Rachel Monsein Overcash

We Won't Just Sit Back
Tuesday, June 20
I think cancer is one of those things that you never think will happen to you. At least, that’s how I thought about it. I have seen friends and their family members battle the disease, and read many stories of triumph and loss stemming from various cancers. With my family being so active and healthy, and with no real family history of the disease, it wasn’t something I ever thought would hit so close to home. 

My dad had initially told us that he was going in for more tests after a physical showed some discrepancies in his initial blood work. He said something along the lines of “it might be something called multiple myeloma, but I’m sure it’s not - I feel fine, it’s probably nothing.” In a nutshell, this is how my family tends to deal with things. We like to minimize. It’s easier to deal with things if you don’t have to look at the gravity of the situation. Maybe it will go away! Then we got the news that it really was, in fact, cancer. You can’t wish cancer away. You can’t pretend multiple myeloma isn’t there.

My dad has always been the strong one in the family. I can count the number of times I have seen him cry. If he gets emotional, it’s a domino effect. Part of it may be that he is surrounded by women (a wife and three daughters, plus a son). It also may have something to do with the fact that he is without a doubt the leader of our family - the one with the answers with what to do next, the one who always has the right guidance and advice. So when I got the phone call and he told me that he did have cancer and was going to have to start treatment immediately, I was scared. At that point in time, I was scared not because I was facing the reality that I may lose my father, but because I could hear so much fear and uncertainty in his shaky voice.

My sister and brother came to my house. We didn’t know what to do with ourselves. We ate Bojangle’s and sat in silence. We googled multiple myeloma (bad idea). We tried to talk about what was going to happen and we had no idea, and the one person we could call had just been diagnosed with a disease that none of us knew anything about. After receiving a second and third opinion at Duke and Dana-Farber, respectively, we later learned that my dad had smoldering multiple myeloma. In the grand scheme of things, this was “good.” In fact, starting chemo could have made things worse.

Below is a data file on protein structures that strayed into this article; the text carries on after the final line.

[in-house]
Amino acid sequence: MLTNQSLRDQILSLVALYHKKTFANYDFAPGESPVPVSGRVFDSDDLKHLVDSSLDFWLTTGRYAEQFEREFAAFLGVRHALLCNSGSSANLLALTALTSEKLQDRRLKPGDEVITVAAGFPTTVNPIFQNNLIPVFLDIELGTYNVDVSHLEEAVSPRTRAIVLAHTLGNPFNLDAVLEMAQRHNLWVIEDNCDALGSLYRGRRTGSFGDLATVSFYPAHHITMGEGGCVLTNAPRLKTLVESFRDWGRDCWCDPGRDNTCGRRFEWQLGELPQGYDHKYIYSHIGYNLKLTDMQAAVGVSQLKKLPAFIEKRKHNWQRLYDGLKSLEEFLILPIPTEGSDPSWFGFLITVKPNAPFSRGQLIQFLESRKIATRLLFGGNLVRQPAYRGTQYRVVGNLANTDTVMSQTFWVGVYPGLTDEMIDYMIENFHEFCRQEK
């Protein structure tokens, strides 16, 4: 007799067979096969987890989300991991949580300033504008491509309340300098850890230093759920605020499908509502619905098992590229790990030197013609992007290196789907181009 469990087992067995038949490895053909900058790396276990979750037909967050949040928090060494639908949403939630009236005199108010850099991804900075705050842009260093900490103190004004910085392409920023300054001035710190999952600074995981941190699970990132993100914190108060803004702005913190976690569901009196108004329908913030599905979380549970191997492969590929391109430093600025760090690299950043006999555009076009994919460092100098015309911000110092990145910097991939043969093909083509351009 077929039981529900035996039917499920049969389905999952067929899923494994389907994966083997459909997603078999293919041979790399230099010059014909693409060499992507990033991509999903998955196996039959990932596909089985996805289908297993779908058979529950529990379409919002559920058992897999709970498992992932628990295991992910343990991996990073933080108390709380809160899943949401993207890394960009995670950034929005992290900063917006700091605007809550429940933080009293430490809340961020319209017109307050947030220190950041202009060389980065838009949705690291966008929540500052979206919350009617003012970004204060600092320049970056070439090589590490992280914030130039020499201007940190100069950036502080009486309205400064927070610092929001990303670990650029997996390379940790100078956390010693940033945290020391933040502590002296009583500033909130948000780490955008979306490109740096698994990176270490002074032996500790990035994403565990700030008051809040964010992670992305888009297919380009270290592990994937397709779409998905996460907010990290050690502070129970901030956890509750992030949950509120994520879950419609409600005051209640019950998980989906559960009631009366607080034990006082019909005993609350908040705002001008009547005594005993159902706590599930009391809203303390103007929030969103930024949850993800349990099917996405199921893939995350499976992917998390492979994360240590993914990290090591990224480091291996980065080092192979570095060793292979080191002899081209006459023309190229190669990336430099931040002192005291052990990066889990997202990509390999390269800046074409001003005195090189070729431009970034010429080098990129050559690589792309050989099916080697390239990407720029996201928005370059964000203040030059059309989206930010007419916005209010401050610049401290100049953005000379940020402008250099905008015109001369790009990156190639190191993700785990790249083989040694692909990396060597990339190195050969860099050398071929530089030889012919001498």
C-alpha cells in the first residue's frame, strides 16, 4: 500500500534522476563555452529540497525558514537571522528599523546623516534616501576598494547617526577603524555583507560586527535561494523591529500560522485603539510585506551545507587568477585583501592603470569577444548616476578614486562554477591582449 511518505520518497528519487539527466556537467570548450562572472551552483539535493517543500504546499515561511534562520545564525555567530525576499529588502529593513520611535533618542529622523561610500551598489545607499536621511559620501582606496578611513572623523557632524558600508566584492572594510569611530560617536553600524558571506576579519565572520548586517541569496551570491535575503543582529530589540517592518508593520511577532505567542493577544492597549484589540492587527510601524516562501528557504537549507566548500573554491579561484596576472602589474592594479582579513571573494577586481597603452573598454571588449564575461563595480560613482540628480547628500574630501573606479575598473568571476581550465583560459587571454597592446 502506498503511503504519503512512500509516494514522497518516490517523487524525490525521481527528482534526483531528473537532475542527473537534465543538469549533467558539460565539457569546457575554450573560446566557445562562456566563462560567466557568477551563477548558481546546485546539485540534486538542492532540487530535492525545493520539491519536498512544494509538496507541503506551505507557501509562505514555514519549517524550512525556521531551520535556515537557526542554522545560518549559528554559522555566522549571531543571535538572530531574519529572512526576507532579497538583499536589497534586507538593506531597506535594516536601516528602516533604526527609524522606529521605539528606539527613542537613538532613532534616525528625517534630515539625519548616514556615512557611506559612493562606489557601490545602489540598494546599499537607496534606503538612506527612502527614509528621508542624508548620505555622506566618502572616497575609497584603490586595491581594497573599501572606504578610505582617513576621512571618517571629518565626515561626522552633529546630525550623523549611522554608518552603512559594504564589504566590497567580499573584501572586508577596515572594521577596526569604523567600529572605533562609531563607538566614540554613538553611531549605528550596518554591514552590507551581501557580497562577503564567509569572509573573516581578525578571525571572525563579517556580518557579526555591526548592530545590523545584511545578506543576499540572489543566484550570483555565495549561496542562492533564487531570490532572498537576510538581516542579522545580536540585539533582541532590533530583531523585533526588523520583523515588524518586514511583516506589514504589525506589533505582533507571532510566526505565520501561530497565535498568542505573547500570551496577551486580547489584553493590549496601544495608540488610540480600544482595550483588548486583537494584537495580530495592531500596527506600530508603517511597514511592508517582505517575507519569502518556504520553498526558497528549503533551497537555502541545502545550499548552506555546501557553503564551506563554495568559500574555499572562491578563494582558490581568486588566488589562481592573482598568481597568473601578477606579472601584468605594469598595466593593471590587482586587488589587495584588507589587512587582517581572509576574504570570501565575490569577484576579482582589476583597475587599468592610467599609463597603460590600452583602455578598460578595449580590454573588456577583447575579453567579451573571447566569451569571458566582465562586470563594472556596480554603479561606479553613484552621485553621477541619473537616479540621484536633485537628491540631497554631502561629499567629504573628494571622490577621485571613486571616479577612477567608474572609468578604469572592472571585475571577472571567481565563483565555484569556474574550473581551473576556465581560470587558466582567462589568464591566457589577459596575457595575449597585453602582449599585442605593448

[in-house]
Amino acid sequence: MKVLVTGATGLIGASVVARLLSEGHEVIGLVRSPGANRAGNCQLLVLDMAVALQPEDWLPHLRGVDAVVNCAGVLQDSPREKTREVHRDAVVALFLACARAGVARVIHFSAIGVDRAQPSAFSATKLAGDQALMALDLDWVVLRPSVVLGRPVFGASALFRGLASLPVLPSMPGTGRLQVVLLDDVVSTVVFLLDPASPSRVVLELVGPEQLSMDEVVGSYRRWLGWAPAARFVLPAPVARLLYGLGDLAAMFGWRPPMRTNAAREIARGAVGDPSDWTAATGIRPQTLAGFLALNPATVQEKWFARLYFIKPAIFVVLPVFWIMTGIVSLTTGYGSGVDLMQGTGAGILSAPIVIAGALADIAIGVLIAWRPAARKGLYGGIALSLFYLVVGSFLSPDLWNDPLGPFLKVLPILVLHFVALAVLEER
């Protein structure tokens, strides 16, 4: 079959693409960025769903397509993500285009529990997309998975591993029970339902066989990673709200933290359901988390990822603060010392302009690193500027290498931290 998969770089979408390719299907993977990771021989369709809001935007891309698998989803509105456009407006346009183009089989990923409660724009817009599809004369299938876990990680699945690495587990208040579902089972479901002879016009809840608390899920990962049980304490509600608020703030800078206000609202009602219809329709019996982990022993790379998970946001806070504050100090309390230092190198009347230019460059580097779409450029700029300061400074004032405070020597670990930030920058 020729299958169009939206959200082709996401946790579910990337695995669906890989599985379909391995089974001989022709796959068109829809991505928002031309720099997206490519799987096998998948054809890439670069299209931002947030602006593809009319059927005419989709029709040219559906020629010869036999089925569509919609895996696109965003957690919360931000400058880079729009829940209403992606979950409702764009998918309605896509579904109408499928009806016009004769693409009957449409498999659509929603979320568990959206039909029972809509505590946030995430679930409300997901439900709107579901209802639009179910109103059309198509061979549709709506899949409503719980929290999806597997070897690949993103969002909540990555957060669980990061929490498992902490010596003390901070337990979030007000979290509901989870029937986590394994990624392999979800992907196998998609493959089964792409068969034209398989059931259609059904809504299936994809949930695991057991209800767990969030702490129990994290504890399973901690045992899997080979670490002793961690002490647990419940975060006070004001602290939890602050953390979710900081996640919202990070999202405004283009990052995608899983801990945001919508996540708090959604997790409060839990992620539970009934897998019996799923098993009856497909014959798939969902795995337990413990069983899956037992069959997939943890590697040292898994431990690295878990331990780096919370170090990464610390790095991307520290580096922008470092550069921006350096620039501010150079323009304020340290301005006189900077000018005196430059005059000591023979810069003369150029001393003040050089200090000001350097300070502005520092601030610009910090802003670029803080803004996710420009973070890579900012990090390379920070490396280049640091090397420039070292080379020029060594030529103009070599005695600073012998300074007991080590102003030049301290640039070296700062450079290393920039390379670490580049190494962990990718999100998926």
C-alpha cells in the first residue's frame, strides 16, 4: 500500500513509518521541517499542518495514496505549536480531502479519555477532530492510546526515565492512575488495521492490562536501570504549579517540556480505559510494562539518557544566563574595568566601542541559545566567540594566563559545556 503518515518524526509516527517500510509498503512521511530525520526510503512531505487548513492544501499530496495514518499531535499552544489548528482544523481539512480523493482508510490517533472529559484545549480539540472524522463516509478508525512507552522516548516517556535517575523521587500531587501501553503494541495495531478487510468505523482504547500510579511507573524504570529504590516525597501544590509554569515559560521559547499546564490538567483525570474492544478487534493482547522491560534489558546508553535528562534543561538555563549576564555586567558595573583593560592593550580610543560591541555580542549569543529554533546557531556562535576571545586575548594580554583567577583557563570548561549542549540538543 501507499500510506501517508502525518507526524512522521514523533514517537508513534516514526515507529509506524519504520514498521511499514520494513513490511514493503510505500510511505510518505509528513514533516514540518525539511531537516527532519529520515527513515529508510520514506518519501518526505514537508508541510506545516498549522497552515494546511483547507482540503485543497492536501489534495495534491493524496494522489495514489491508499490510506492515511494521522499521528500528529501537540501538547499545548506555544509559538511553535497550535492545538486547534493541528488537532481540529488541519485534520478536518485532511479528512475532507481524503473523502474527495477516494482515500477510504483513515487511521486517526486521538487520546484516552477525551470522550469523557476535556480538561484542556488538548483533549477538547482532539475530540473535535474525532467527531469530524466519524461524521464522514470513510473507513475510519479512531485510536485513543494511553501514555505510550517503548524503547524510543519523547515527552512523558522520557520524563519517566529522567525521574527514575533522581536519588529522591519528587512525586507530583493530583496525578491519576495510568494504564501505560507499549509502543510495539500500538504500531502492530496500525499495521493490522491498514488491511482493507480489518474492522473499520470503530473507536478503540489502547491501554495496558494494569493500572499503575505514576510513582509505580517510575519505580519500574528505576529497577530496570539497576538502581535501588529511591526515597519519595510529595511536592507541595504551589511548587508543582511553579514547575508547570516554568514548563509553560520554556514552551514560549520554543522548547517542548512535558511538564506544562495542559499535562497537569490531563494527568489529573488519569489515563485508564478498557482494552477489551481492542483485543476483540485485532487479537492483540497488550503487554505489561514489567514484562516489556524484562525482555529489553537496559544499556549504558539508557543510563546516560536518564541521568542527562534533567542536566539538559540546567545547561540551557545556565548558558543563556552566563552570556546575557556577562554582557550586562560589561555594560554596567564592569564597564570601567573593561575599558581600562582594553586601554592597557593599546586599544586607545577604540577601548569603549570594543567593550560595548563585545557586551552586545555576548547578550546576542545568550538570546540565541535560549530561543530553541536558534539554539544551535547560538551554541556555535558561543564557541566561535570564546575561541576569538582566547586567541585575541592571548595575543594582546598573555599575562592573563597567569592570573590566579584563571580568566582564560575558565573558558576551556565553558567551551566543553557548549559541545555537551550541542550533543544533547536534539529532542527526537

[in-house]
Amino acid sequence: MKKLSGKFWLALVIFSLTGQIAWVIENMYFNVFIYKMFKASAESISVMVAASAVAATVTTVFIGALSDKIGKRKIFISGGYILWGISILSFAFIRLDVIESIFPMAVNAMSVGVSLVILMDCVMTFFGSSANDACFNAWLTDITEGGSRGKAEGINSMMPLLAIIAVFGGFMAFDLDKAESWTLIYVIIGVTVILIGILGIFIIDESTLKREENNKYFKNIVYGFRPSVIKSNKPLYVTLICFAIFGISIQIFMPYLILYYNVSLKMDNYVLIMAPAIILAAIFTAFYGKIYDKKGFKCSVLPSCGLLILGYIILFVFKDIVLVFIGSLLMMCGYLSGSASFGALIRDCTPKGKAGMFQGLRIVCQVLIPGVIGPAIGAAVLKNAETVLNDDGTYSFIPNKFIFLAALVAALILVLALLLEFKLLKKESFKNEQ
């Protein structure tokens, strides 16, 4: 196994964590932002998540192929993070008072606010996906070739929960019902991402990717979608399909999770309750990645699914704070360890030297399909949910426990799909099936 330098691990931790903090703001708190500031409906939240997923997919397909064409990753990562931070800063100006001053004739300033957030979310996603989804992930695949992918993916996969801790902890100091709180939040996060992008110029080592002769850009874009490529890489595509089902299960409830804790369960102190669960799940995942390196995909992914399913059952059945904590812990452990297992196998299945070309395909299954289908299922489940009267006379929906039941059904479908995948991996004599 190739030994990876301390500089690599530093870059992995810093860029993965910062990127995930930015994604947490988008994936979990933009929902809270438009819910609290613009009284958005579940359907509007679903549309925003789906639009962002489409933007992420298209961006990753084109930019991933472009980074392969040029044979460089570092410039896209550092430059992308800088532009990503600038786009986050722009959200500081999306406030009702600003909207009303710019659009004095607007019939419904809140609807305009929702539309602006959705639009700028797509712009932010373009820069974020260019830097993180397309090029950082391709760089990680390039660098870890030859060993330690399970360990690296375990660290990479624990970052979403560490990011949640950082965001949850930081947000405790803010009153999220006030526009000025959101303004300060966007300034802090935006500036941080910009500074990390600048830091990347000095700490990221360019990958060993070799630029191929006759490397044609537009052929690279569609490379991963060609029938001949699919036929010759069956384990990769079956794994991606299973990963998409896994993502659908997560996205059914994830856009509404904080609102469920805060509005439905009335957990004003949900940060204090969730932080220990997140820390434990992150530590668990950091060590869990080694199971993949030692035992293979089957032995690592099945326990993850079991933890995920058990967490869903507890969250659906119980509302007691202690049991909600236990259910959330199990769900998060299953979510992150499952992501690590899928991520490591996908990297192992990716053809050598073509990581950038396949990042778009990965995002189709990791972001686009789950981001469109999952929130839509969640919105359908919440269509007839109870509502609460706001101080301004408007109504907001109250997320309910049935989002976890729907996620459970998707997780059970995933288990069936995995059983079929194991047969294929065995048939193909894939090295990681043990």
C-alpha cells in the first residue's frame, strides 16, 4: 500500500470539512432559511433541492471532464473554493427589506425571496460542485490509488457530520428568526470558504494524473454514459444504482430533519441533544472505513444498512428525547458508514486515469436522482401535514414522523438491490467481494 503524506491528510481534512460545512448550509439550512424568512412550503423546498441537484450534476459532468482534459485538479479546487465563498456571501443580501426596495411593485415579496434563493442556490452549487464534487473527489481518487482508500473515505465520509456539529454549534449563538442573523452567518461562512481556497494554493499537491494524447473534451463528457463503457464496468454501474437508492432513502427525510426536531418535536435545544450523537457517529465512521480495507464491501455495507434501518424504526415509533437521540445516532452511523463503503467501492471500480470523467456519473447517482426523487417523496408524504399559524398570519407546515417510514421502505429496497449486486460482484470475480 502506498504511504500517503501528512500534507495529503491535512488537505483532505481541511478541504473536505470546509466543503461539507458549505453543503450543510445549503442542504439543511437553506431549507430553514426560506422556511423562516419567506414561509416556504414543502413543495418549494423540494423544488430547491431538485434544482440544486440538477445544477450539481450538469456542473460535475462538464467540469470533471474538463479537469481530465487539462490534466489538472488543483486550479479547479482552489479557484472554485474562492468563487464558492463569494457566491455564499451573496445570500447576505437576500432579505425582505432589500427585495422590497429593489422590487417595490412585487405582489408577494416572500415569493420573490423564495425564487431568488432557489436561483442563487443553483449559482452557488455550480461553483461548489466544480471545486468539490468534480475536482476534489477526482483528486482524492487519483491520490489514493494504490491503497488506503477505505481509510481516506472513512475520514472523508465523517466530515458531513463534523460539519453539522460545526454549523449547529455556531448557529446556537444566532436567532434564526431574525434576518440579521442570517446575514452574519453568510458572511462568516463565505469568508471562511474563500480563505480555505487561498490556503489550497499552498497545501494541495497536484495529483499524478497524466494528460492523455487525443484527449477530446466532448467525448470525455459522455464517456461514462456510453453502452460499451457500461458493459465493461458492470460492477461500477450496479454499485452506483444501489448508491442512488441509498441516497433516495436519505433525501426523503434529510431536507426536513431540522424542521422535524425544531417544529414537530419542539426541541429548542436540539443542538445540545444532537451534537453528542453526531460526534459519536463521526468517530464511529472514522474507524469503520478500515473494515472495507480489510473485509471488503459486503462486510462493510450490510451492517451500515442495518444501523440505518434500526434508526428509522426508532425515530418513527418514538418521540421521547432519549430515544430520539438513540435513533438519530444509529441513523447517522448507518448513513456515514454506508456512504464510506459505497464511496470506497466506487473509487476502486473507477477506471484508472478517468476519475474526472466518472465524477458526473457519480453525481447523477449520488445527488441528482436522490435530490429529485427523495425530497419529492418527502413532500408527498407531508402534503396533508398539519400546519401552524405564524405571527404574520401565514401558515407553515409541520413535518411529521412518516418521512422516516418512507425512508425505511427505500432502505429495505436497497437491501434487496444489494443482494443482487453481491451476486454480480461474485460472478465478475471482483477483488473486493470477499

My dad has continued to live life to its fullest, traveling around the world to fish (one of his passions), spending time at the beach, doing CrossFit, and continuing to run his business. Because he has not been “sick,” it has been easy to not face the diagnosis these past five years. It almost was like he was diagnosed with cancer, and then everything was “OK.” Every three months, he goes for blood work and his appointments and I wait for my mom to text me that everything looks good. I know that there may come a day where I don’t get that report.

The MMRF has allowed for my family to get honest about my dad’s disease. People would never know looking at him and his lifestyle that he has multiple myeloma, as he pushes himself harder than anyone I know. I had been following the MMRF on Facebook and was floored when I saw the first Mt. Kilimanjaro climb video. When the MMRF asked for interest on their Facebook page about Fuji, I knew I wanted to be a part of the action. It is allowing me to meet others who have been affected by the disease. Taking on this mountain makes it real. I can’t sit around and pretend that everything is going to be ok. Taking action, by both climbing and fundraising, will translate directly into lifesaving research and drugs that can help the next person diagnosed with this devastating disease. I am proud to be a part of this incredible and innovative way to take on multiple myeloma.
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